The Magistrate can also invite for other submissions that are relevant to the case. And will then examine all the evidence, arguments and circumstances of the case.

If the Magistrate feels there is no evidence to proceed with the case (in a higher court), they will dismiss the case. However, if there is enough evidence, the Magistrate will charge you for the offence or will proceed to push the offence to a court of higher jurisdiction.

When the Magistrate Charges you for the offence

The Magistrate will inform the accused or their legal counsel about a finding of guilt, and the next steps. They may ask how the accused chooses to answer to the charge;

  • ✔ If the accused pleads not guilty; the Magistrate will commit them for trial at a Supreme or District Court;
  • ✔ If they plead guilty, the Magistrate will commit them for sentencing.

Remanding a Defendant for their trial

While an accused person is awaiting their trial, they can be remanded in prison. This is often the case where the Magistrate feels such a person (the accused);

  • Is likely to abscond from their ongoing trial;
  • Cause harm to themselves to avoid trial;
  • Is dangerous to the society or the victim;
  • May endanger the witness;
  • Tamper with any other material/evidence from the trial.

Other options are;

The defendant may be released on bail. If a person is released on bail, it is a promise that they will return to court on the days of their trials. A bail term usually has lots of conditions or factors that the person must satisfy. In most cases, the person may have to bring a guarantor or any form of surety (cash or properties).

The bail term may also include conditions where the defendant will participate in community programs. It may involve the Court placing the person under the supervision of a parole or Community Corrections Officer.

Defendant’s appearance on private complaint

A person charged upon private indictable matter and where a summons is issued is not required to appear in person to answer their summons except the justices are satisfied that the evidence warrants a trial.

The defendant can be represented by their lawyer through the proceedings until the justice requires their presence.

When Corporations are charged with indictable offences

If a corporation is charged with an indictable offence, a representative may appear to attend the summons on their behalf.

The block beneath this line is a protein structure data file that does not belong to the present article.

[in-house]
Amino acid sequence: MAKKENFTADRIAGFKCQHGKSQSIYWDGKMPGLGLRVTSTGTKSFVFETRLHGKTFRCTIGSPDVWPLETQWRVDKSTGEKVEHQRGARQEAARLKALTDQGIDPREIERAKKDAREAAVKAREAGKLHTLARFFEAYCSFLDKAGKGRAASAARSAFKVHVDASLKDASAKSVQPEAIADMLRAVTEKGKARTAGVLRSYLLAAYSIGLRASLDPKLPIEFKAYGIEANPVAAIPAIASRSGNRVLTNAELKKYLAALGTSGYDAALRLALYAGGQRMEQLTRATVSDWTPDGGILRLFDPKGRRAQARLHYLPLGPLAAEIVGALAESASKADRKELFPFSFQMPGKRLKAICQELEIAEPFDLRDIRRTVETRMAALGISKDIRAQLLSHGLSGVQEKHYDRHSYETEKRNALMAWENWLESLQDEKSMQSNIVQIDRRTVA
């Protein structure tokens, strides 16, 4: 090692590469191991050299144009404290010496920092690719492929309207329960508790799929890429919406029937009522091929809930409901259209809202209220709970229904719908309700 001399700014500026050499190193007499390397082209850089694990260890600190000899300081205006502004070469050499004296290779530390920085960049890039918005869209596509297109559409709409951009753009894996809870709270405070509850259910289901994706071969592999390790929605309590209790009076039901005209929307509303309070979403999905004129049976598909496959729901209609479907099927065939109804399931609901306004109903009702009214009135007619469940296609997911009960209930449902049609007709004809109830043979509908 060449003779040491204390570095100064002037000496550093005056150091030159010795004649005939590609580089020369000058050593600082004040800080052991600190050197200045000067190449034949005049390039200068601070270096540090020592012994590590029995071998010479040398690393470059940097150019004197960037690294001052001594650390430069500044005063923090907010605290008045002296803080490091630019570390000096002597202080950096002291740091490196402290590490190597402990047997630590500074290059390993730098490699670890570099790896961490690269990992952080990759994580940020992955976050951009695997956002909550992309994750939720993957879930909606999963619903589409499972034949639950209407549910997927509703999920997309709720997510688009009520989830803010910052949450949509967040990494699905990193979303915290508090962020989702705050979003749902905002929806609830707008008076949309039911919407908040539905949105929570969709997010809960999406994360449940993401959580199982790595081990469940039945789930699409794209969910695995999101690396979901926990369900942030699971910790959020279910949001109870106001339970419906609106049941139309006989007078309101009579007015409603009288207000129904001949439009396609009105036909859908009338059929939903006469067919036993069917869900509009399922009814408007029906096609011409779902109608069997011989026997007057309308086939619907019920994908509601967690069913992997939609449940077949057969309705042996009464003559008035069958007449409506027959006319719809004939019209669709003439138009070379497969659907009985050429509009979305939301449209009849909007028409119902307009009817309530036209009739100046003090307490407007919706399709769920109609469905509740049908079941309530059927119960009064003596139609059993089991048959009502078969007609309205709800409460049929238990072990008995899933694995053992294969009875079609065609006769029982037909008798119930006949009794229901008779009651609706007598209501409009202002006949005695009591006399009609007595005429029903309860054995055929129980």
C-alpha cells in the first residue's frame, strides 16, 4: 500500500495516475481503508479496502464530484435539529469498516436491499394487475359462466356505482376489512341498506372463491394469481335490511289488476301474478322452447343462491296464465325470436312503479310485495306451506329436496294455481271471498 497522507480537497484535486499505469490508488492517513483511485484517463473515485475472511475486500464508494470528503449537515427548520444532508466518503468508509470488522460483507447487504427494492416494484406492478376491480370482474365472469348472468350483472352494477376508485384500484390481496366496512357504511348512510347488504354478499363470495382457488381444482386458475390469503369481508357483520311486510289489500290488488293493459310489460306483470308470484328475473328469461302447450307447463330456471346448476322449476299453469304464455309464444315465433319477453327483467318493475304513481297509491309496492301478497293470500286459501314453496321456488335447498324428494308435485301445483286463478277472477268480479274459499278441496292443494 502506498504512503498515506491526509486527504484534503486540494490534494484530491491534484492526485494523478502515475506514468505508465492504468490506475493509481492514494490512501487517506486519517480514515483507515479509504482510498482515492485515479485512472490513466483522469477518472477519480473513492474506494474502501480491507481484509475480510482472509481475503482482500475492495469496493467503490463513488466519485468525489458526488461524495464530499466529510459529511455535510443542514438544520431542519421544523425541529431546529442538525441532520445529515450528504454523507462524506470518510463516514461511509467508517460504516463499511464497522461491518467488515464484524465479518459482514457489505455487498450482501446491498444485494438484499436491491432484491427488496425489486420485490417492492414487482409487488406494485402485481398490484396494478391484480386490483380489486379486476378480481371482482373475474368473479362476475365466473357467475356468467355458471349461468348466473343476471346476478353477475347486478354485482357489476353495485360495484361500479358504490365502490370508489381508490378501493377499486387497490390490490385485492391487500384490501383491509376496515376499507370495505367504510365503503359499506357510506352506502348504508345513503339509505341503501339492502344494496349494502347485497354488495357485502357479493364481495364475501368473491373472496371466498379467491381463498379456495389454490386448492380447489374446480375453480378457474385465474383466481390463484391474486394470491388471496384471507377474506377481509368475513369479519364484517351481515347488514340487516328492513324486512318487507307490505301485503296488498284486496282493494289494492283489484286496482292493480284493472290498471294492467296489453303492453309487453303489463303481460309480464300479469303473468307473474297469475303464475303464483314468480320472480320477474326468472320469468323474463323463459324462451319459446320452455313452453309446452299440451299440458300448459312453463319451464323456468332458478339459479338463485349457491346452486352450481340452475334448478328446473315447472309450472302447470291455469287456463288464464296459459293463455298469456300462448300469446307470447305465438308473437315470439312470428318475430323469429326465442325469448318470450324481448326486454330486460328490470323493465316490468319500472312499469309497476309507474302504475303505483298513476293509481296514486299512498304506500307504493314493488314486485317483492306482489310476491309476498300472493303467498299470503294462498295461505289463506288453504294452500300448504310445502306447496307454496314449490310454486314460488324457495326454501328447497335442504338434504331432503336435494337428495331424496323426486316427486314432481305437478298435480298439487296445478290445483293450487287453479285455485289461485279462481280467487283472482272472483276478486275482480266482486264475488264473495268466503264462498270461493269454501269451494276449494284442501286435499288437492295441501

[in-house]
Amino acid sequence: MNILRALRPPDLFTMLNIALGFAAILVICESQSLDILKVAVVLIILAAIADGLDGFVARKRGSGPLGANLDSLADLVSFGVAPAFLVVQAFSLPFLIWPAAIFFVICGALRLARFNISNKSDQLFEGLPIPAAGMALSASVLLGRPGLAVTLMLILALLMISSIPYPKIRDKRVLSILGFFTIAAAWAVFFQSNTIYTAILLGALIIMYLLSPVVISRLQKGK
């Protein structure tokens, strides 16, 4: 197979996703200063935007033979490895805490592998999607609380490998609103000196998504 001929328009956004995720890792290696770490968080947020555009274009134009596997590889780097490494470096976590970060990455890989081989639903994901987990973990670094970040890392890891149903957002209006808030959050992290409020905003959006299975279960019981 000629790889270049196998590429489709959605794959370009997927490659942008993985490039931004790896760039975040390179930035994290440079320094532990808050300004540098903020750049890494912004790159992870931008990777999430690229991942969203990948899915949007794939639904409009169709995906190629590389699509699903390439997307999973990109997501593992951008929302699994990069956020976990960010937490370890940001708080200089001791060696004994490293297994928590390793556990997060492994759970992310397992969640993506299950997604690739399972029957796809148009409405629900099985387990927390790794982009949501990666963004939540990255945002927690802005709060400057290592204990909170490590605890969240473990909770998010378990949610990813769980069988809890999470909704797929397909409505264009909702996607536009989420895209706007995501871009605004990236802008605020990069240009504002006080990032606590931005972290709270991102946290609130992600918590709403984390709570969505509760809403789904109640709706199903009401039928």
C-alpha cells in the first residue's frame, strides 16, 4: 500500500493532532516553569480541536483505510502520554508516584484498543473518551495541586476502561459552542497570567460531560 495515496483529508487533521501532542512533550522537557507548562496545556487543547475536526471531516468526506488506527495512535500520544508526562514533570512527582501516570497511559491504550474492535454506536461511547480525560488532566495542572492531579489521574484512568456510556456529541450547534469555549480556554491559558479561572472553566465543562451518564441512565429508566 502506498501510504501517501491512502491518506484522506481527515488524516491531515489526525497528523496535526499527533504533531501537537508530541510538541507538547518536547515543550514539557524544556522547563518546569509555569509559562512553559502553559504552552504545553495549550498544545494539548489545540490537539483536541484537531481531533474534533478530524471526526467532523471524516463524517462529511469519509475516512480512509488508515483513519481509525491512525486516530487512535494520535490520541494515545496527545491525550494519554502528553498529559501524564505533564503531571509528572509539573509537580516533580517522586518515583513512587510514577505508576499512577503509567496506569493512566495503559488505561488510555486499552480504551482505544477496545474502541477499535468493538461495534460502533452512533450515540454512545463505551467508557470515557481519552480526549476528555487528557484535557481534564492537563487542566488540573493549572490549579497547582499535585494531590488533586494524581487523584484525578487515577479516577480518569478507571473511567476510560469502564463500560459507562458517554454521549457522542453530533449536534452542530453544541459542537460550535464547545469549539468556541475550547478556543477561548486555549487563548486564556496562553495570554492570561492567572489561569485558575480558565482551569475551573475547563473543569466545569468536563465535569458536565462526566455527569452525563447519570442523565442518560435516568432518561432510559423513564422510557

The representative can either;

  • Make a statement in response to the charges;
  • Enter a plea to the charge;
  • The representative will also assume all other stipulated roles the Act assumes for a defendant;
  • However, if the corporation does not send a representative to the hearing;
  • The Justice can still set the corporation for trial if the evidence is sufficient.

The justice can still commit the corporation for trial or sentence even when they cannot be sentenced to prison.

Registry Committals

The Clerk or Registrar can also order a defendant to be committed for an indictable offence if;

  1. The offence cannot be heard summarily,
  2. Written statements are already filed in courts with copies submitted to defendants,
  3. The defendant is represented by a lawyer,
  4. The defendant is in custody for the offence. And if not in custody, satisfying all conditions of the bail,
  5. The lawyer has through any formal approach;
  • State that the defendant is not giving a counter evidence or witness,
  • Acknowledges the functions of the clerk for a registry committal,
  • States whether the defendant wishes to enter a trial.

Appealing to the Supreme Court from a Magistrate’s decision

Section 102D of the Justices Act 1886 (QLD) outlines where a defendant is not satisfied with the decision of the Magistrate.

A person who is aggrieved with the decision of a Magistrate can appeal the decision in the Supreme Court. However, the appeal should be;

  • Within 28 days after the Magistrate pronouncement;
  • By way of hearing.

Limitation period for indictable offences

There are no period limits to when a person can lay charge for an indictable offence. It means that an indictable trial can even commence decades after the offence happened, especially in cases with serious evidence.

Although proving an indictable offence after a long period can be hard, the procedures are in no way different. The same laws that apply to an indictable trial of recent offence is the same for an historic offence.

Indictable offences that are dealt with summarily (unless the Defendant elects a Jury trial)

Not all indictable offences are handled in a Supreme or District Court. Some indictable offences must be dealt with in a Magistrate Court unless the defendant elects otherwise.

Some examples of these offences including the attempts, intents, procuring to commit them are;

Sexual offences

Sexual offences without circumstances of aggravation where the defendant pleads guilty. It also includes cases where the accuser is at least 14 years of age, and the offence does not incur punishments of more than three years imprisonment.